knowledge but for them they live in a very insular environment and that insular environment is one that dictates to make a living and put food in their mouth and just what they're doing and kind of the problem that we have here. there's a demand in the united states for the drugs and there's a demand over there for them to survive and so that's the big picture. >> well, you know, we mentioned drugs and weapons. but what about exotic animals? how big is that industry and how can toure get a dragon? >> i can't help him facilitate anything illegal. >> come on. >> talk to him after the show. >> yeah right. okay. i mean, the thing is, i didn't realize how big the illegal animal trade is but the crime syndicates just as big if not bigger than the biggest drug syndicates in the world and all over in southeast asia and things do trickle back to here but talking about the animal trade, it is really a cultural thing. china's one of the main consumers of these products and what happens is like i went to cambodia, laos, thailand, all these places. these people are raised culturally to eat some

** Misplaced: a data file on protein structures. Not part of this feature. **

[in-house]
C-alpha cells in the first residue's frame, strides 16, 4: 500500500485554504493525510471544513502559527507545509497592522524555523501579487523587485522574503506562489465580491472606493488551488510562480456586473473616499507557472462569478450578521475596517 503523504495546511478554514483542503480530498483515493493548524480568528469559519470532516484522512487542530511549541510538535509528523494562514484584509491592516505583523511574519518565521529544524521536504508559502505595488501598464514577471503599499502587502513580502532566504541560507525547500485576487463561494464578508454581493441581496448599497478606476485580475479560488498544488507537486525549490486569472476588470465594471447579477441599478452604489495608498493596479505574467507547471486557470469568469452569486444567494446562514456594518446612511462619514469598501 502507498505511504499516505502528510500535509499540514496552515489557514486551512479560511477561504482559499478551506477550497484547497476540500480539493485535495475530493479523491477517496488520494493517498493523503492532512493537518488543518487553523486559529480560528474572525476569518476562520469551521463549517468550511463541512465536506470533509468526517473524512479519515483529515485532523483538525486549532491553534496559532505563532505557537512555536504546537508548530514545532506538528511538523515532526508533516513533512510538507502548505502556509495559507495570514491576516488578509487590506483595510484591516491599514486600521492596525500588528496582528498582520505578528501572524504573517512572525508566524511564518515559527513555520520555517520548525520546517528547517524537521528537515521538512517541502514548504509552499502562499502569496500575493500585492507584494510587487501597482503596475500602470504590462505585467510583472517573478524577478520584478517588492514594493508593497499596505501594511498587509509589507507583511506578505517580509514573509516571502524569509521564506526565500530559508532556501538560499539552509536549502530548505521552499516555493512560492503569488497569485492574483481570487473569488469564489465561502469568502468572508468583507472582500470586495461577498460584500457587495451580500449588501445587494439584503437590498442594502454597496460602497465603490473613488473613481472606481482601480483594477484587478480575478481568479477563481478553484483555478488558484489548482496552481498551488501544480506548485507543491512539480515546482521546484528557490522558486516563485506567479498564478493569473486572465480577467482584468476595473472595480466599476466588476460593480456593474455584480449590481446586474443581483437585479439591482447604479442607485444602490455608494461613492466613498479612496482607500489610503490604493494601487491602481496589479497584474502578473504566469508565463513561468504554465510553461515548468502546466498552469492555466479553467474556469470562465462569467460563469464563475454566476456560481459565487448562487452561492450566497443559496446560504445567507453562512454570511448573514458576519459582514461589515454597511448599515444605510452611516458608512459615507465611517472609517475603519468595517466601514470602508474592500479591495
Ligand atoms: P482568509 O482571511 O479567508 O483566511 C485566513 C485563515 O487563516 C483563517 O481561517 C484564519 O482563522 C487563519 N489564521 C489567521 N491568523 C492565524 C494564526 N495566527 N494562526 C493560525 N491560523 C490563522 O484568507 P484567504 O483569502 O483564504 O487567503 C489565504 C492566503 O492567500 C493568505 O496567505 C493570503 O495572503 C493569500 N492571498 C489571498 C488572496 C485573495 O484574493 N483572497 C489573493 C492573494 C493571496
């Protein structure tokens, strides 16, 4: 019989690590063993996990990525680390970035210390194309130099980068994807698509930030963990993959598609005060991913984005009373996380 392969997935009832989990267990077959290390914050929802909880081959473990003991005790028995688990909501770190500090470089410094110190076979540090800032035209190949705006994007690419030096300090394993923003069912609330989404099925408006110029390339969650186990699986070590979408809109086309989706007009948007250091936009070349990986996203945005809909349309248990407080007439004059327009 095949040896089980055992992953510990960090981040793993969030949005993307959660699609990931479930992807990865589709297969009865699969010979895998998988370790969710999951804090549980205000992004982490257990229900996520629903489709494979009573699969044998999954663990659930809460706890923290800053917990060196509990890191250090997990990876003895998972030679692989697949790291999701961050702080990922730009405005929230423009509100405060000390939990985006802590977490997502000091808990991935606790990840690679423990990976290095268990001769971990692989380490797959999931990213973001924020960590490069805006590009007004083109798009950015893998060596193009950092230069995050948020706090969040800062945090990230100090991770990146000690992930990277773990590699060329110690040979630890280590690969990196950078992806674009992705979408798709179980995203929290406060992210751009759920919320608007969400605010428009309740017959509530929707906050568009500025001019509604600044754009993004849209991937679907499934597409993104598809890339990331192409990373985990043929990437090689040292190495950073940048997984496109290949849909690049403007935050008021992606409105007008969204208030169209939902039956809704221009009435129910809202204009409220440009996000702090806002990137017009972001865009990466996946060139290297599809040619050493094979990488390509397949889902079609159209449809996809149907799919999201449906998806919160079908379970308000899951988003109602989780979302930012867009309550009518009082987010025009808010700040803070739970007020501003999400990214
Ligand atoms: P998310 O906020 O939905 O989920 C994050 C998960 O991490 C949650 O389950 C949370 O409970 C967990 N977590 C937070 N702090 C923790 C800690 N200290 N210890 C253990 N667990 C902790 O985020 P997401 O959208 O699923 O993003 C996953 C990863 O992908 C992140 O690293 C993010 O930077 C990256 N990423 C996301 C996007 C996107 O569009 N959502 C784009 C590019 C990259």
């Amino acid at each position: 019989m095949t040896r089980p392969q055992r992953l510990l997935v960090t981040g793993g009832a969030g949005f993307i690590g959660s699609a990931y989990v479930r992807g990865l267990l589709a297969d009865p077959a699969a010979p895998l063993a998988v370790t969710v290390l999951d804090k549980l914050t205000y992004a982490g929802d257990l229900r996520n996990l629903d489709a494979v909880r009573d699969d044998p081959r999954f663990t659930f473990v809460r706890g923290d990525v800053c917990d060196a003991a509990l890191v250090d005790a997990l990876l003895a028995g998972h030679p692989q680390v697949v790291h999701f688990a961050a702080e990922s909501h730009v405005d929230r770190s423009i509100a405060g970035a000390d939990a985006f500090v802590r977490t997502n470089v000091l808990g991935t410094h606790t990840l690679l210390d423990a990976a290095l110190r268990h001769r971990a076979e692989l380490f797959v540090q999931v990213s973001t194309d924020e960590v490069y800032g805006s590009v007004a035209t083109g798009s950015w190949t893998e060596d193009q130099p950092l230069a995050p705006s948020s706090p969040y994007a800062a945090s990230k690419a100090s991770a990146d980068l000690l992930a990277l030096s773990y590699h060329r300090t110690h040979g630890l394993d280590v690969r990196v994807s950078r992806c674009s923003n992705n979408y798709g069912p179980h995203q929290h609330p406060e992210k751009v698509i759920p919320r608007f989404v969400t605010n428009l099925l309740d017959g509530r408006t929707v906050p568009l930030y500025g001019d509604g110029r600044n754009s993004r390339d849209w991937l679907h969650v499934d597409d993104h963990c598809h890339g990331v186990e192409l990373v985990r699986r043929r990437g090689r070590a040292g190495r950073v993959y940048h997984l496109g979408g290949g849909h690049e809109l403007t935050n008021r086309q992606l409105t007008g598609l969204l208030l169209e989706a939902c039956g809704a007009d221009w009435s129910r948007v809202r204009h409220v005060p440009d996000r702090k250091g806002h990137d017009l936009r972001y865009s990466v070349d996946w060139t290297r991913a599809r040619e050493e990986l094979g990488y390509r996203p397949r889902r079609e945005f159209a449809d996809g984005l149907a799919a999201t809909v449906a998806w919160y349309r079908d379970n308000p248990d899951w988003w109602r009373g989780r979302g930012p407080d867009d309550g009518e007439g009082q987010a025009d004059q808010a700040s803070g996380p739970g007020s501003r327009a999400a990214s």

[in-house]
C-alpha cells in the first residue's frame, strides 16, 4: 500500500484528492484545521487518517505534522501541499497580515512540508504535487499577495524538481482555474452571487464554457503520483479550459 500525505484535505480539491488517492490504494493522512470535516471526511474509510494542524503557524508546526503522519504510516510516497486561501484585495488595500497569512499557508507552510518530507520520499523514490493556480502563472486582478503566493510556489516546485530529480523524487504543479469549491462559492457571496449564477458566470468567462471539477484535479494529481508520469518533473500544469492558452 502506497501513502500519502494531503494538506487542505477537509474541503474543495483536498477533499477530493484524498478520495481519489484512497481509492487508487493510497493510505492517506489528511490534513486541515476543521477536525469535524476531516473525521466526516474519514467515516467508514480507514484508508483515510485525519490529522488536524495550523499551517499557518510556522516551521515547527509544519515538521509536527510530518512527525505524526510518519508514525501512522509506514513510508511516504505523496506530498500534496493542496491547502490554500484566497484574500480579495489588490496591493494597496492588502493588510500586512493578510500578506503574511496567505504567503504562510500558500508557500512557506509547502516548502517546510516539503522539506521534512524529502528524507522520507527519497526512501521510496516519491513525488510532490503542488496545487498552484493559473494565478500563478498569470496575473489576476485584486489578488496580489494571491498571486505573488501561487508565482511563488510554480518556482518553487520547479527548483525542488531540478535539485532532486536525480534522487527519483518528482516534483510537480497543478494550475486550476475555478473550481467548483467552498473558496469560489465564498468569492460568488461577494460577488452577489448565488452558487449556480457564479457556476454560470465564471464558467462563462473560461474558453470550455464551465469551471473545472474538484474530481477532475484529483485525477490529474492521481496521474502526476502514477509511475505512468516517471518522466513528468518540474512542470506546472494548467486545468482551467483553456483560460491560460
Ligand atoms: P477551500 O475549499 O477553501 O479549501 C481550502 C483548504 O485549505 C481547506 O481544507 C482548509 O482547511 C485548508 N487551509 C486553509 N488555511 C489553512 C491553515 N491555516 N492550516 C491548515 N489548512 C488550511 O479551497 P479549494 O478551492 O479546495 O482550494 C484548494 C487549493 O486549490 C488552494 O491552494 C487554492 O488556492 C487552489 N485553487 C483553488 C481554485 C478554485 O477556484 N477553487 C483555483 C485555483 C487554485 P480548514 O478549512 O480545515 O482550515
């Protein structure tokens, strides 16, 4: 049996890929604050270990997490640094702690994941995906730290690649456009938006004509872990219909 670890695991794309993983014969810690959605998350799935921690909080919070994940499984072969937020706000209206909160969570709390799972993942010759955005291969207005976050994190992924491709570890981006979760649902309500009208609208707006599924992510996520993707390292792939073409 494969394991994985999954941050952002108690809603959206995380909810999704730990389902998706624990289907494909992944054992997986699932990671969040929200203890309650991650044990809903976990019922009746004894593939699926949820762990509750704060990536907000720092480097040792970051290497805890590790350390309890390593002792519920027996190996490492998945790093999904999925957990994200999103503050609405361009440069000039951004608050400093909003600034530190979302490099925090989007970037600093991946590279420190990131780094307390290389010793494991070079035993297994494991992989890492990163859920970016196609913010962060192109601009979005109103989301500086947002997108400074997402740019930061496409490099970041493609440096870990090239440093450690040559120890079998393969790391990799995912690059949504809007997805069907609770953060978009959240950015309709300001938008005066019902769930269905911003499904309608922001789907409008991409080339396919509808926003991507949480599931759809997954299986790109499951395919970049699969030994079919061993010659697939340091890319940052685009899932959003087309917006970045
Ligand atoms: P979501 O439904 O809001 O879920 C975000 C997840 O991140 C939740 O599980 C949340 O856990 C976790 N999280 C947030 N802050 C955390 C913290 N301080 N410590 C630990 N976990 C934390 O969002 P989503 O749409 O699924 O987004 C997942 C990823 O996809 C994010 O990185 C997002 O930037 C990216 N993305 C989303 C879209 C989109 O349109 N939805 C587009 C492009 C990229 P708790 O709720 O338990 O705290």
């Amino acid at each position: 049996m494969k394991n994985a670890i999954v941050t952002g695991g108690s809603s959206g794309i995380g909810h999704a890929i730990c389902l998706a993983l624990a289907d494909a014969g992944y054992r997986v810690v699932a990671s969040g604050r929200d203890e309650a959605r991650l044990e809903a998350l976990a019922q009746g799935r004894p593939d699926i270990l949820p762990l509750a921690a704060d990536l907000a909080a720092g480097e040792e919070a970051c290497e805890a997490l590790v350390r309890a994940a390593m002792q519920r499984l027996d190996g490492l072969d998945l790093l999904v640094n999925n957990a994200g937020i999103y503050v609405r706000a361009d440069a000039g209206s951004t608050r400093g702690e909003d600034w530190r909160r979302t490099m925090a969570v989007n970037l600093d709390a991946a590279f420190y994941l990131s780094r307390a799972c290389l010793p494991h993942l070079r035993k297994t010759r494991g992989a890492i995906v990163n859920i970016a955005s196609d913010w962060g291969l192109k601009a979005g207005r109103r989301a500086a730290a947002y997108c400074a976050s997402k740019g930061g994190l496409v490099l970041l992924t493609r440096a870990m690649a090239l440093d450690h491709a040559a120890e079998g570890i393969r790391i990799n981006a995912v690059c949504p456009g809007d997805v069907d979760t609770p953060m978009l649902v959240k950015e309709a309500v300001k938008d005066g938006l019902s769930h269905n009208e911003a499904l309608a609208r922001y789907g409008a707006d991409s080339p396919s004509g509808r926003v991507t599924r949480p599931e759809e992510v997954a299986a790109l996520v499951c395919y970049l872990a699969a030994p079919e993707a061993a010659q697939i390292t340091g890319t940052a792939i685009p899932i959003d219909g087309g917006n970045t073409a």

environment. >> we don't know how to open up, or express our -- tell our story either. that's also part of the problem. and the other part, too, as well, is being accepted in society. you know, because there's a brotherhood in the services around the world. and we have a problem when we come out of the service, you know, to the civilian world where people will judge us and use -- if they find out about our trauma, in one way or another, will use that against us. there is no brotherhood that i would say in a civilian community. >> when you see people who have gone through, what my previous guest went through, a school shooting, a young man and all the trauma that's happened to him. what do you think of that? what advice would you give him? >> basically he has to take back his life. finding forgiveness, you know, it's more finding forgiveness for himself so he can find peace in his life. he has so much potential that he's able to basically be able to impact and change so many people's lives. >> tony, is that a regular thing, too, if you feel too angry and bitter about what's happened to y